This is what you can ask for, this is what you can expect. We get told this all the time by our liberal friends, pundits on Sunday morning talk shows, lobbyists, politicians: the entire political establishment.
These are the rules. This is how we get things done. They drum a litany of limits, barriers, and lowered expectations. We are told, in so many other words, to settle. To buckle down and accept. In the words of Nina Simone, “They keep on saying ‘Go slow!’”
Unless it’s time to go to war for plunder or bail out the biggest banks from their most recent blunder, slow is the speed and meek are the designs. Our politics are marinated in quiet submission to the dominant order. We are told to project our hopes for change onto Obama, but when it’s time to get the work done, we are instructed to fold our trust into the bureaucrats and old Washington hands who know best. And if they bring back bank bailouts and war, but fail to stop foreclosures or address global climate change, well, they did the best they could.
This issue you are holding in your hands is one screaming rejection of all of that. As one presidential term ends and another begins, we want to take this opportunity to reject the pomp of inauguration and reignite the radical imagination. Instead of settling for empty suits and ugly compromisers, we’ve tossed Obama’s cabinet out of White House and reached out to thinkers and doers, those least likely to be nominated but most deserving of being heard and best qualified to make change, and nominated them to our own Shadow Cabinet.
What would happen if the country’s fiercest advocate for the homeless could remake the Department of Housing and Urban Development? See what Cheri Honkala, national coordinator for the Poor People’s Economic Human Rights Campaign, suggests. What would happen if Homeland Security was recreated by someone who has been through some of the country’s harshest prisons, as a prisoner himself? See how Andy Stepanian would remake the department. Bill McKibben, on the frontlines fighting global climate change, doesn’t think he’d last that long as the secretary of energy: see what he’d push before he was fired. And that’s just a few of the voices herein.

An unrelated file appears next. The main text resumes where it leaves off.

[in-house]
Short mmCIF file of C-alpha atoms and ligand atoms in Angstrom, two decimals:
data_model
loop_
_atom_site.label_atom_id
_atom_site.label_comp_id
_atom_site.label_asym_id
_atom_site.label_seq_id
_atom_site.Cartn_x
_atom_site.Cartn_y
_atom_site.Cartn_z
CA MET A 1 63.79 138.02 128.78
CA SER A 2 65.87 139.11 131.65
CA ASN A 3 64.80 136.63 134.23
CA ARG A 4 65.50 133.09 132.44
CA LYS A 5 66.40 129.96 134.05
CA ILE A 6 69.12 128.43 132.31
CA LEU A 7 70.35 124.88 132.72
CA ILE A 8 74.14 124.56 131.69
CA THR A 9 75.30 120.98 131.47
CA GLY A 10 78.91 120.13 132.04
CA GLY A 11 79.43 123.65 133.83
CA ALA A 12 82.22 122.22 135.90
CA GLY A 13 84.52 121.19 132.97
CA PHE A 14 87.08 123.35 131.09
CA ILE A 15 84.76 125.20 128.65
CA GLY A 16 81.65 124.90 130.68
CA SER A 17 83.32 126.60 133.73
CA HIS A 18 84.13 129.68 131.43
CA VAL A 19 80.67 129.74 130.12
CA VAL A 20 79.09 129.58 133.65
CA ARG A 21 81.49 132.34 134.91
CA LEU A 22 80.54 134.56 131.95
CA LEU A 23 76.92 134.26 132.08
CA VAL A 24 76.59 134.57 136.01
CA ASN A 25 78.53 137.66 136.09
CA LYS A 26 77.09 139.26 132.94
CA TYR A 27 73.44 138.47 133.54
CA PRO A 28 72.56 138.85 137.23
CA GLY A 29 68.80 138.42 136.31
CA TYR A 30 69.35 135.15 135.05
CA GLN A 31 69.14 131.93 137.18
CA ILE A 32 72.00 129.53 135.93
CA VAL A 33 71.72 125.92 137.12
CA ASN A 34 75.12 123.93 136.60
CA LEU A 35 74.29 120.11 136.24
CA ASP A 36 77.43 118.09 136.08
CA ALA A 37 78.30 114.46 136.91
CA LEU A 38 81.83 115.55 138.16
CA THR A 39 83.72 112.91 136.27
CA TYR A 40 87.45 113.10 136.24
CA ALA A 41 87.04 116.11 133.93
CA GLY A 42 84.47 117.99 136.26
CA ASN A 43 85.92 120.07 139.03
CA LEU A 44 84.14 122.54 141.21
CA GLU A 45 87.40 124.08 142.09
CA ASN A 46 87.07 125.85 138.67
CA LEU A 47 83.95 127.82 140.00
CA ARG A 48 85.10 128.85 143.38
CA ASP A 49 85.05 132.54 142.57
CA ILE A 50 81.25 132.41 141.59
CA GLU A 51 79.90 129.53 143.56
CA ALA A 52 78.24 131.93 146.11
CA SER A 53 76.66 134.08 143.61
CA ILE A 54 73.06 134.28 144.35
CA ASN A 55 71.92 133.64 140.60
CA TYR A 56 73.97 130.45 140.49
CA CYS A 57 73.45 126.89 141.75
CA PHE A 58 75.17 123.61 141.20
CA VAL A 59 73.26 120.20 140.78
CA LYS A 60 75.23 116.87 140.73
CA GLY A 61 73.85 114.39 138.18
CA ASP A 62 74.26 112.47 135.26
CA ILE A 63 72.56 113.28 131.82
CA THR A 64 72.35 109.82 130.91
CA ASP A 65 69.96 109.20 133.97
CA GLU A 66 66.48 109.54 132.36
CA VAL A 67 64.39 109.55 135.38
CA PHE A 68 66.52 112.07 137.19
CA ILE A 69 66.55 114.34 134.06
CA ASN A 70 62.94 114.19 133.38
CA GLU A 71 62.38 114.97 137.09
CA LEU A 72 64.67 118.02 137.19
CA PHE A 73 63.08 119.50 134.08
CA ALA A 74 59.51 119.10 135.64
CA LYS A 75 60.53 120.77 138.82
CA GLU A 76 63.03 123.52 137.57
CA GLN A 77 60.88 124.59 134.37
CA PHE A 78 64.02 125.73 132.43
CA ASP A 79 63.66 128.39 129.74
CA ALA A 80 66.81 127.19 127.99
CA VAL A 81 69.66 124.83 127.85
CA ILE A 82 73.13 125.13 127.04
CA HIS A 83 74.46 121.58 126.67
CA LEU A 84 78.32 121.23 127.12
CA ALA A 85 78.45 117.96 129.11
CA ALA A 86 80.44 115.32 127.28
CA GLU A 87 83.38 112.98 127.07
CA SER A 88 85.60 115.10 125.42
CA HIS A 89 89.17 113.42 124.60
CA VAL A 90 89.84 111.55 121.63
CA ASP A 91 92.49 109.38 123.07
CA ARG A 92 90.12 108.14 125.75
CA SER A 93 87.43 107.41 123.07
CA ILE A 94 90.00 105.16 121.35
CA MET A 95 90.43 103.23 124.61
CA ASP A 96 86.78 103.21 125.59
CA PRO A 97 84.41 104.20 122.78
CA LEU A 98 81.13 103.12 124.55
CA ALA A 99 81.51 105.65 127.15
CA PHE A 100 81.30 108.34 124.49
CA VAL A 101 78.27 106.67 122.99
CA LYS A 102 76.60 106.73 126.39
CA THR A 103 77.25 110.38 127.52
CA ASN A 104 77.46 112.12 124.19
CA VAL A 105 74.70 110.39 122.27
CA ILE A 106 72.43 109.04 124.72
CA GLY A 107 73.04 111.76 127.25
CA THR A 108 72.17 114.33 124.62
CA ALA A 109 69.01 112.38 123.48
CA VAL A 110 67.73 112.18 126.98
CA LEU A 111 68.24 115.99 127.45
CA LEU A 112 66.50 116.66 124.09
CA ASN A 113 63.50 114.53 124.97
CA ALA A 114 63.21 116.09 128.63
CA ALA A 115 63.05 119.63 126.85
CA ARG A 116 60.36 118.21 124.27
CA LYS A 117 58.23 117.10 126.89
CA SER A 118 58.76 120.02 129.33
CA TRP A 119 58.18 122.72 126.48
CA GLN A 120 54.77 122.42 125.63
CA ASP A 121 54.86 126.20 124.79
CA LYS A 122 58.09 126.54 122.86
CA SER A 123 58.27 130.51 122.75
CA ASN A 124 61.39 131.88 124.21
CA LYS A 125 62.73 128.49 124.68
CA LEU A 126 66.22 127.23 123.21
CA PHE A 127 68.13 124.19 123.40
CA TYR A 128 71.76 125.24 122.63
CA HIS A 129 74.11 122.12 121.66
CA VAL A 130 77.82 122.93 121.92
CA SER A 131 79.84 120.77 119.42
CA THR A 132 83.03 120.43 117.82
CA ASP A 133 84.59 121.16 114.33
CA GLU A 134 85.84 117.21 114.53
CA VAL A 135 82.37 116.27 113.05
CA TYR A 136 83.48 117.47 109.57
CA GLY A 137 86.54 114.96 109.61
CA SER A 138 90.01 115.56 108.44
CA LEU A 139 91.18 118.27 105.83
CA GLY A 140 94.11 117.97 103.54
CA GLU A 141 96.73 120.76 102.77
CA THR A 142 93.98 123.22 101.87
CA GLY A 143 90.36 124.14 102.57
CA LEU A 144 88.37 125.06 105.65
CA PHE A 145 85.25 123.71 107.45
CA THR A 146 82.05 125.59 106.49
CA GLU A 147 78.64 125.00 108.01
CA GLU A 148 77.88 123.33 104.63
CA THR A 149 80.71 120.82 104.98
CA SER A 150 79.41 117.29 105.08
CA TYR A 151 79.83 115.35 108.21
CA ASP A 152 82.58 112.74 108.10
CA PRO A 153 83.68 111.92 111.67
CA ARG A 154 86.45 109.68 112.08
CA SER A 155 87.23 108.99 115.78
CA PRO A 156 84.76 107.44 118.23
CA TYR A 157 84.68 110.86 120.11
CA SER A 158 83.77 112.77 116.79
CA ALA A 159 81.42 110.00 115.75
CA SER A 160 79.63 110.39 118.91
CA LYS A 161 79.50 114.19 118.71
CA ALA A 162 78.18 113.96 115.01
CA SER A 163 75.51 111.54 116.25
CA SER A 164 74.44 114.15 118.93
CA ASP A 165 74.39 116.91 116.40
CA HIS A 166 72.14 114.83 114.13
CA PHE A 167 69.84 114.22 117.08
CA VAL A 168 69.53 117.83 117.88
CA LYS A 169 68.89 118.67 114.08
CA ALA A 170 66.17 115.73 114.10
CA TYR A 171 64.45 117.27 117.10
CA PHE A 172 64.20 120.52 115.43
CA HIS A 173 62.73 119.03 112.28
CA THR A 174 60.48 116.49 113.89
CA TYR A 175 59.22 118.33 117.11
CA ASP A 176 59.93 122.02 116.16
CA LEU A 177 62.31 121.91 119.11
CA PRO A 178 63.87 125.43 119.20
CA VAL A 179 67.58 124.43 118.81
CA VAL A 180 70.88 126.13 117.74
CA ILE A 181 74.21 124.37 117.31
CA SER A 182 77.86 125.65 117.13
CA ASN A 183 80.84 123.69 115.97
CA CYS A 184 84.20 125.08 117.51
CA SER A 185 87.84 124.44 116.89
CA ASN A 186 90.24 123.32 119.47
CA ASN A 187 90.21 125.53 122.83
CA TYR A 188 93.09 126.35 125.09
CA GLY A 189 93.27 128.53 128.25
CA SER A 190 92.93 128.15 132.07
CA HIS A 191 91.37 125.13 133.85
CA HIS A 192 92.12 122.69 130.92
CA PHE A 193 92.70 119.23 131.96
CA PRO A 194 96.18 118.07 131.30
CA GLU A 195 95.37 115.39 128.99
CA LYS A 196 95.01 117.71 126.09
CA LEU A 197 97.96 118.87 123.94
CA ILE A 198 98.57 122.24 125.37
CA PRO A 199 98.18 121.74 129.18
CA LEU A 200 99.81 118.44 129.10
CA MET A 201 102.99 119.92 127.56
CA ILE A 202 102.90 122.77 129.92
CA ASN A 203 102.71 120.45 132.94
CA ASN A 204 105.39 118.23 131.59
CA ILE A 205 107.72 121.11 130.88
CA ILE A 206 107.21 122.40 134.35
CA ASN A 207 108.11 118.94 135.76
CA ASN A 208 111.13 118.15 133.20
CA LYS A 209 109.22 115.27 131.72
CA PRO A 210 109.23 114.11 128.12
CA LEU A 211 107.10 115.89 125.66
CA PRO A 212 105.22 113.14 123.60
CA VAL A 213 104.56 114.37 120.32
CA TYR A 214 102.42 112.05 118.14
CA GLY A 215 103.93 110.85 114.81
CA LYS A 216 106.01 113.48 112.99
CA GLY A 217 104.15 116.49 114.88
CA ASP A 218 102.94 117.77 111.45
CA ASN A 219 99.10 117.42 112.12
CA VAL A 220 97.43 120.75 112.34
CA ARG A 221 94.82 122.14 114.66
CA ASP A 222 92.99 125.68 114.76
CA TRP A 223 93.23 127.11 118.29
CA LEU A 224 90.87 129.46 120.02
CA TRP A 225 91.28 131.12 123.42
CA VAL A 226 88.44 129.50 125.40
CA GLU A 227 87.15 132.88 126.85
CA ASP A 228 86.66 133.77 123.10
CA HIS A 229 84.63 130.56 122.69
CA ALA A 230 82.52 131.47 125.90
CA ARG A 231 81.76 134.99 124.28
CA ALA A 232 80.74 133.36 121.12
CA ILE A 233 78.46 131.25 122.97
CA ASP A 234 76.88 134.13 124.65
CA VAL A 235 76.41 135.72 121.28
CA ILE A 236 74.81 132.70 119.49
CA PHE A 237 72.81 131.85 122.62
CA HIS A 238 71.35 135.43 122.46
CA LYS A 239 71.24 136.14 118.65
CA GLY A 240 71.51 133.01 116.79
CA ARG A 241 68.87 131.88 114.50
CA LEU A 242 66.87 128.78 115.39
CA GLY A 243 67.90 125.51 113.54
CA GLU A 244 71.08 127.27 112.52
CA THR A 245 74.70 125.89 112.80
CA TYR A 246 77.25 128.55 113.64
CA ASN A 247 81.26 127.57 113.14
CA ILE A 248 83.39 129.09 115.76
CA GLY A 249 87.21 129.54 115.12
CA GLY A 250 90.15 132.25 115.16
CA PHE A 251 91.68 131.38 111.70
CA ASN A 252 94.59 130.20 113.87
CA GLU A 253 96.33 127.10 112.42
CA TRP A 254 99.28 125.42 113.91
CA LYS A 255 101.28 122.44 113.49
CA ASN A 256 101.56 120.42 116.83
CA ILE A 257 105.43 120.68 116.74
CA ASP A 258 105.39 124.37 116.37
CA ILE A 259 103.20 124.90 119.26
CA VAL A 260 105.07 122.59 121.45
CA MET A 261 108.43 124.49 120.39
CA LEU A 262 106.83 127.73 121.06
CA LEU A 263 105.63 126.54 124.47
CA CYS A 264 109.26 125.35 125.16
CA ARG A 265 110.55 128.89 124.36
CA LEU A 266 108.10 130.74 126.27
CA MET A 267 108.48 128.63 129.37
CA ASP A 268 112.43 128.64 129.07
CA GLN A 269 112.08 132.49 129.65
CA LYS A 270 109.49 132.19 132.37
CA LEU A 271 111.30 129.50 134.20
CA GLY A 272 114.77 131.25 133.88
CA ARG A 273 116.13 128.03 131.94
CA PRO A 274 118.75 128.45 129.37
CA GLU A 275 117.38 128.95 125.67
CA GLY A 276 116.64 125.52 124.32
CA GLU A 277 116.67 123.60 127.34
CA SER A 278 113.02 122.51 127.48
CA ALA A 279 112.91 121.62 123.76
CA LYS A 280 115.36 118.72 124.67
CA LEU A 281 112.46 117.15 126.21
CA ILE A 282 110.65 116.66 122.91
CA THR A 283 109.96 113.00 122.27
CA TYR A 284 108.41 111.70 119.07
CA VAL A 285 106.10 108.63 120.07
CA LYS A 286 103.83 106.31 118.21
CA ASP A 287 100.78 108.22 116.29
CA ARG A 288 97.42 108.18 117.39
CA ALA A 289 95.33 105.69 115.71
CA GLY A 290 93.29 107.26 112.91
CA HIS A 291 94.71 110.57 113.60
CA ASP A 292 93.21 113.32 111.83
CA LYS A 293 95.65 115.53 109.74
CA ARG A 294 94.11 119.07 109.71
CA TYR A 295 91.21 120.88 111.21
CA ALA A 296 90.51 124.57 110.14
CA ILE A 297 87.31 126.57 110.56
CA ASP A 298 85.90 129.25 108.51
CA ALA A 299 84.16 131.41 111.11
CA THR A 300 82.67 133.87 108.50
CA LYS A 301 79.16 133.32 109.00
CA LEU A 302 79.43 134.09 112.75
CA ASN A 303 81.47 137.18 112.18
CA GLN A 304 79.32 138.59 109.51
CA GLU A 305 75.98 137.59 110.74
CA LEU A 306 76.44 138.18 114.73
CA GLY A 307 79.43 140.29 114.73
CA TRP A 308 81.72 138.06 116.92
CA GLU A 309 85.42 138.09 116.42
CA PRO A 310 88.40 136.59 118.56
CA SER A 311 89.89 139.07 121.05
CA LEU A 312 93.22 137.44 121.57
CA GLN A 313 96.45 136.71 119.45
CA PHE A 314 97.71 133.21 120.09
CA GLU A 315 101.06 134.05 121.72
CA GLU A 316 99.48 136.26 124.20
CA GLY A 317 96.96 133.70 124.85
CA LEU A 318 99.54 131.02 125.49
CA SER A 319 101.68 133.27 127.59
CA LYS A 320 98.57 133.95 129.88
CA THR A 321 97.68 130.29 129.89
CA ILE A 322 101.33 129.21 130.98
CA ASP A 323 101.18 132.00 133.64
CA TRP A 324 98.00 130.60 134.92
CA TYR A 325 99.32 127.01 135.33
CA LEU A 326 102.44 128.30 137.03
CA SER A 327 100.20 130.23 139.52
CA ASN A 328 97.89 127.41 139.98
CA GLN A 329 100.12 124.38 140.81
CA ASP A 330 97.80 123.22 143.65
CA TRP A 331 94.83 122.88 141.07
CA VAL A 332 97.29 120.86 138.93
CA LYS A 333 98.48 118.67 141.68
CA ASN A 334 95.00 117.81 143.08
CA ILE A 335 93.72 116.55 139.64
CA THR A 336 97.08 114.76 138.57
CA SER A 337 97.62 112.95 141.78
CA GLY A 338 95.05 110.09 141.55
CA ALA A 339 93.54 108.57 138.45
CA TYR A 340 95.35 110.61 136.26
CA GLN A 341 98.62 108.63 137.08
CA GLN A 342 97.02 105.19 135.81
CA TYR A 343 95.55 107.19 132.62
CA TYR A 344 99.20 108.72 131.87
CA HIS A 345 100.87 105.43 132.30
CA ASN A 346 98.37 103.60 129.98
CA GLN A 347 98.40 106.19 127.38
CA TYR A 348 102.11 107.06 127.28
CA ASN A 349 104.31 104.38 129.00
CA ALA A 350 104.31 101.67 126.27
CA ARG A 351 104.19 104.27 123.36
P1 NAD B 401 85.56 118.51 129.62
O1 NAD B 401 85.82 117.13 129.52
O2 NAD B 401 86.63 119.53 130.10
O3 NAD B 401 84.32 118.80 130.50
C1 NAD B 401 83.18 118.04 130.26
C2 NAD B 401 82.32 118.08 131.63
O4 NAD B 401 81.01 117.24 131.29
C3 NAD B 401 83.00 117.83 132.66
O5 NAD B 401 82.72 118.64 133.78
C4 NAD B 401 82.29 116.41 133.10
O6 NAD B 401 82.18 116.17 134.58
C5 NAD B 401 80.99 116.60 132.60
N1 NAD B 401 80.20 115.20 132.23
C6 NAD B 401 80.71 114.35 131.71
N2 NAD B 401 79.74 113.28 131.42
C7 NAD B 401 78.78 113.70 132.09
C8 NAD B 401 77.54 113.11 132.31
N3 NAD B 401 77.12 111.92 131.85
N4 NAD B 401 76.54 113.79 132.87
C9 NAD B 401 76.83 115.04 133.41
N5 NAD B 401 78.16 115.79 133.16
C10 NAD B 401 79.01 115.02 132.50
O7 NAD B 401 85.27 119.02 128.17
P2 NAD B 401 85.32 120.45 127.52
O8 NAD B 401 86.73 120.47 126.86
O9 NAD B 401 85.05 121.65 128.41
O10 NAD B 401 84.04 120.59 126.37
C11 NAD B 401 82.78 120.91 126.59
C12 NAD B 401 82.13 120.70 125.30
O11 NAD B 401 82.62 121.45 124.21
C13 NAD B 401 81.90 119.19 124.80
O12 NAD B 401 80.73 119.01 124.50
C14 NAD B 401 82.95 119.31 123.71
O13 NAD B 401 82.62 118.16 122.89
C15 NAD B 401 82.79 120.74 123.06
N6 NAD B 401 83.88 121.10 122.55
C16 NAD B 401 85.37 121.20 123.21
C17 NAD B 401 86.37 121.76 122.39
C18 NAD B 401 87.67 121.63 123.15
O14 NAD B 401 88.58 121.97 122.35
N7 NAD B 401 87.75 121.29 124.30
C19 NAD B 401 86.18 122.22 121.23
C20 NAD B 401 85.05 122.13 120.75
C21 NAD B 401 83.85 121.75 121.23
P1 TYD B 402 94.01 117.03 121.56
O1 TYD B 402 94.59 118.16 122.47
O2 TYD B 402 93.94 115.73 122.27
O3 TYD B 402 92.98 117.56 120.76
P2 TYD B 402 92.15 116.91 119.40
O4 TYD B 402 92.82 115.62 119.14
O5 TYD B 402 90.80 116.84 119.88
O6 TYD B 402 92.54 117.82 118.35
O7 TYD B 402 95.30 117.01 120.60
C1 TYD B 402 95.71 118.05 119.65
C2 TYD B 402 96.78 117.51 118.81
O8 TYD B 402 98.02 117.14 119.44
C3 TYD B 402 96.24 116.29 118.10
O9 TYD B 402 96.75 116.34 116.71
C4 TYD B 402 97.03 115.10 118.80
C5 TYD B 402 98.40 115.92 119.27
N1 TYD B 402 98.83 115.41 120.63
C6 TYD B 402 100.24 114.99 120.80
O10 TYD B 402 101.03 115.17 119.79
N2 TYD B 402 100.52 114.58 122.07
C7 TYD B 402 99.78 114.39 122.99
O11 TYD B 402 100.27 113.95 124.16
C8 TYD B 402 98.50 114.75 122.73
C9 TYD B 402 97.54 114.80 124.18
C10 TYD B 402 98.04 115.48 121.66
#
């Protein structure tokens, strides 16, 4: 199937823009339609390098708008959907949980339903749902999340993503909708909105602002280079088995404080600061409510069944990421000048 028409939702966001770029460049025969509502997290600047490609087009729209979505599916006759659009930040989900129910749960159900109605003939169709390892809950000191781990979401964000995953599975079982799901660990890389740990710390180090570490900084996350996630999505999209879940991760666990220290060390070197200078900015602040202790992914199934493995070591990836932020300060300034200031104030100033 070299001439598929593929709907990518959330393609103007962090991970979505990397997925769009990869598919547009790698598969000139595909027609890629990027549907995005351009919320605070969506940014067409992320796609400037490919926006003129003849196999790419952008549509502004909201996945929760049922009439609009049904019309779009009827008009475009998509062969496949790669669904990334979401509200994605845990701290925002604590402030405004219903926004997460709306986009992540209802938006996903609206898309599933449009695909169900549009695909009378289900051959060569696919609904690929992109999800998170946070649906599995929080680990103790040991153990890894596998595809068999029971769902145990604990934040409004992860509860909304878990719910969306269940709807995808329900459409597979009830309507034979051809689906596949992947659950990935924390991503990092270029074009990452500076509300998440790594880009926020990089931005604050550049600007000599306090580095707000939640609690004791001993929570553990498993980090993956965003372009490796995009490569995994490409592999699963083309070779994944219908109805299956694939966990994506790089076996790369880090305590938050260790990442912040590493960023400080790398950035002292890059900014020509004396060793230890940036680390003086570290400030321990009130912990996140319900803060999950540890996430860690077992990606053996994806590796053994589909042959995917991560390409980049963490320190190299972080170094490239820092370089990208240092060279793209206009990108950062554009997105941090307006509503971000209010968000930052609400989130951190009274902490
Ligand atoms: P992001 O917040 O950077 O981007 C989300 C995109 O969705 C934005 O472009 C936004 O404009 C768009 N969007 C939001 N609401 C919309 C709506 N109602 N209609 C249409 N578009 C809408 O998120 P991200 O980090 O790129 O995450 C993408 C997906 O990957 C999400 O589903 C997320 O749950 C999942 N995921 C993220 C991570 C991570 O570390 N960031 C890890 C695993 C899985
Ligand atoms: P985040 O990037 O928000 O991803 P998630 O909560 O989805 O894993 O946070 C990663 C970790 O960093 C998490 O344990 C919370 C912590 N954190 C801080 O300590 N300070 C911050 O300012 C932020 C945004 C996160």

We can demand more, more than what is asked for in this issue. We need to conjure up new expectations, create better politics, to think and act on all of this. Here are some ideas for you to read, whether on the subway home after a long day of work or on the bus to a protest. The time is now. There’s a lot to get done.
Your guest editors,
Anna Gold and Sam Alcoff
We would like to thank the contributors and illustrators, as well as the regular Indypendent production staff who patiently let us take the helm for an issue.